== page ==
With the continuing slump in the UK housing market, it’s fairly rare for a home to sell quickly at full asking price unless the seller has very pragmatic expectations. Due to economic hard times, the situation often arises where a home owner is forced to sell in a hurry, and many have turned to the ‘quick sale’ companies that have sprouted up to aid – and in some cases take advantage of – desperate sellers.
The Office of Fair Trading is investigating some of the questionable practices that have been reported in these quick sale transactions, and asking for anyone who has had dealings with one of the providers to report any questionable practices they may have encountered. OFT warns that signing a contract without careful attention to the details could cost home owners a lot of money; whether there is any recourse for recovery is uncertain.
It appears the most common variation in cases being investigated is a sudden and drastic reduction in the agreed price just before the sale is finalized. Last year the BBC reported at least two such cases, one involving Gateway Homes UK in Lincolnshire and one in Teeside with Tom Craven Property as the buyer.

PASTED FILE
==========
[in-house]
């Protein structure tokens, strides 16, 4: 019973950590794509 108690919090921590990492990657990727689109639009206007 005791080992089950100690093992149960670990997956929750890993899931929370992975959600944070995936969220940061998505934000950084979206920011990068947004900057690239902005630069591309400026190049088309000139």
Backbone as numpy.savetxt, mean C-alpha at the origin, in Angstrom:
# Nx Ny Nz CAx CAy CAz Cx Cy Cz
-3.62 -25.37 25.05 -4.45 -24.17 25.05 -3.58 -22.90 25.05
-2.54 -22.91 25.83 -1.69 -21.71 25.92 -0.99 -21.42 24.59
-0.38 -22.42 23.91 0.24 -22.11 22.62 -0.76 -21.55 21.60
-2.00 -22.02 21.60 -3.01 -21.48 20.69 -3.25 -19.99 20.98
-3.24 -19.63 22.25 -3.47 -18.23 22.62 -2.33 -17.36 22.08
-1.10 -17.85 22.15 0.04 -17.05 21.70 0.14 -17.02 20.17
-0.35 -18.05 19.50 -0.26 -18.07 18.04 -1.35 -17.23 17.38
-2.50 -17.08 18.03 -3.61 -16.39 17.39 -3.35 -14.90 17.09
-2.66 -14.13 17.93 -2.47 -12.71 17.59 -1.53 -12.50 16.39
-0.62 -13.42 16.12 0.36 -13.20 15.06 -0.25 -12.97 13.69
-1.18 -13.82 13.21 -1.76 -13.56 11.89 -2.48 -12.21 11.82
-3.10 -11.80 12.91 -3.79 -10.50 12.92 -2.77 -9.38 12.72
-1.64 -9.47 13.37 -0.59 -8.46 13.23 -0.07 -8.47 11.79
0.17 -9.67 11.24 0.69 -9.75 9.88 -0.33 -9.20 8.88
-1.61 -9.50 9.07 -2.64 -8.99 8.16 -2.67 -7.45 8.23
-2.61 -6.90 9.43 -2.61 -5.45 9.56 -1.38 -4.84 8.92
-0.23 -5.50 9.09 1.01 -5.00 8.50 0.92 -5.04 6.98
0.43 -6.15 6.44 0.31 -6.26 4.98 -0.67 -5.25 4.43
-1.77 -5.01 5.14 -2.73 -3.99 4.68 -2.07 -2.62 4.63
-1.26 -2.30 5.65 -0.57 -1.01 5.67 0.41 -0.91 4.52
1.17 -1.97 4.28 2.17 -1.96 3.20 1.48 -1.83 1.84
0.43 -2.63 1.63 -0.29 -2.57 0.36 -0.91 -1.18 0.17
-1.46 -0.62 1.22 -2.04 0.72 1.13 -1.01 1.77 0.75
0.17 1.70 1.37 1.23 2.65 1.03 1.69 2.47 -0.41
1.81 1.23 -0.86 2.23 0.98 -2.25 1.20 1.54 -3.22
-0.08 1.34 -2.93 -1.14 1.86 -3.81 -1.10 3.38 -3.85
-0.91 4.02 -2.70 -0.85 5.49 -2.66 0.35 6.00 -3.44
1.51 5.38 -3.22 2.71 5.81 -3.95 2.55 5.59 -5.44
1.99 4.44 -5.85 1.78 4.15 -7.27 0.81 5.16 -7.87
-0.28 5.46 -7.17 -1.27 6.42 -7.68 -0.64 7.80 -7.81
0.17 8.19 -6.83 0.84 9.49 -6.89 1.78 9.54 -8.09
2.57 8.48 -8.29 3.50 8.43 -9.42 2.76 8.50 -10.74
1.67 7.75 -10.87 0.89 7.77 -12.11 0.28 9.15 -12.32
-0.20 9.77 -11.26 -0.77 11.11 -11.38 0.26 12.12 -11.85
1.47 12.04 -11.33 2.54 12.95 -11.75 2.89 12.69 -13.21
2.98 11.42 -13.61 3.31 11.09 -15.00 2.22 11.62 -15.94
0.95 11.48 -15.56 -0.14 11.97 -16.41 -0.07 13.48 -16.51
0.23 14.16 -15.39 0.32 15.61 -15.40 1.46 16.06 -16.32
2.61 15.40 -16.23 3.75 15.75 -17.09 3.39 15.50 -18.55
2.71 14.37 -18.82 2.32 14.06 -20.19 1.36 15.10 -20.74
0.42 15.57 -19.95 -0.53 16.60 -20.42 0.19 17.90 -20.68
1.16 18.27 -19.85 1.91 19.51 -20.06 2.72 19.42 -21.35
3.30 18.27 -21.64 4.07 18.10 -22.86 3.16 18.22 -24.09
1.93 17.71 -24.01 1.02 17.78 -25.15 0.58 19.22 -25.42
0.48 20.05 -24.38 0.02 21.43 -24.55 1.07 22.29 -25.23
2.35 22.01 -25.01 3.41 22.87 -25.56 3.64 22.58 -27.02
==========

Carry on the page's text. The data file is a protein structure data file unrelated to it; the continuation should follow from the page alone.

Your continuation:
In the first case a sale price of £120,000 was agreed, but just before final signing the price was reduced to £80,000; in the second similar transaction the agreed price was £75,000 but the closing price was £40,000. That’s quite a comedown, though both companies involved claimed that only 1% of their customers have complained about any discrepancies in the original agreement and the final outcome.
The OFT said that those sellers most vulnerable to the quick sale operators are often in financial straits and facing foreclosure, couples who just suffered a break-up, or elderly people needing to finance assisted living. The quick sale companies generally claim they’ll buy or find a buyer in a week or less and pay cash, of course at a discounted price. That’s often enough to convince a seller, who may not read the fine print about fee structures and penalties for breach of contract.